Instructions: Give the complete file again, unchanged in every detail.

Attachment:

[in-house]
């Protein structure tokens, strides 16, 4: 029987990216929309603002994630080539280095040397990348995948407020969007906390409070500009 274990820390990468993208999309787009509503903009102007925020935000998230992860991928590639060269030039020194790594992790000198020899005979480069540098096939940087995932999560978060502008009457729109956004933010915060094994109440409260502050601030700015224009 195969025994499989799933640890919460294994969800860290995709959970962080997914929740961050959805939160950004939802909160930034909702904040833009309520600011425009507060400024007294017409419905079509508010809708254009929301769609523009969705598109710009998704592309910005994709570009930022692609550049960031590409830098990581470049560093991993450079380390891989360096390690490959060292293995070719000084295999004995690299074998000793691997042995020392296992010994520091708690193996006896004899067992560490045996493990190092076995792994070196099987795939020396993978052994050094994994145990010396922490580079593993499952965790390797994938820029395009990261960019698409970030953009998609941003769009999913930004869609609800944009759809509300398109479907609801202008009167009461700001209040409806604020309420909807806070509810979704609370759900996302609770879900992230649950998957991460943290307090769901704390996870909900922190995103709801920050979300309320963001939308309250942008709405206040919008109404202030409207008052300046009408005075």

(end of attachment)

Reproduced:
[in-house]
């Protein structure tokens, strides 16, 4: 029987990216929309603002994630080539280095040397990348995948407020969007906390409070500009 274990820390990468993208999309787009509503903009102007925020935000998230992860991928590639060269030039020194790594992790000198020899005979480069540098096939940087995932999560978060502008009457729109956004933010915060094994109440409260502050601030700015224009 195969025994499989799933640890919460294994969800860290995709959970962080997914929740961050959805939160950004939802909160930034909702904040833009309520600011425009507060400024007294017409419905079509508010809708254009929301769609523009969705598109710009998704592309910005994709570009930022692609550049960031590409830098990581470049560093991993450079380390891989360096390690490959060292293995070719000084295999004995690299074998000793691997042995020392296992010994520091708690193996006896004899067992560490045996493990190092076995792994070196099987795939020396993978052994050094994994145990010396922490580079593993499952965790390797994938820029395009990261960019698409970030953009998609941003769009999913930004869609609800944009759809509300398109479907609801202008009167009461700001209040409806604020309420909807806070509810979704609370759900996302609770879900992230649950998957991460943290307090769901704390996870909900922190995103709801920050979300309320963001939308309250942008709405206040919008109404202030409207008052300046009408005075």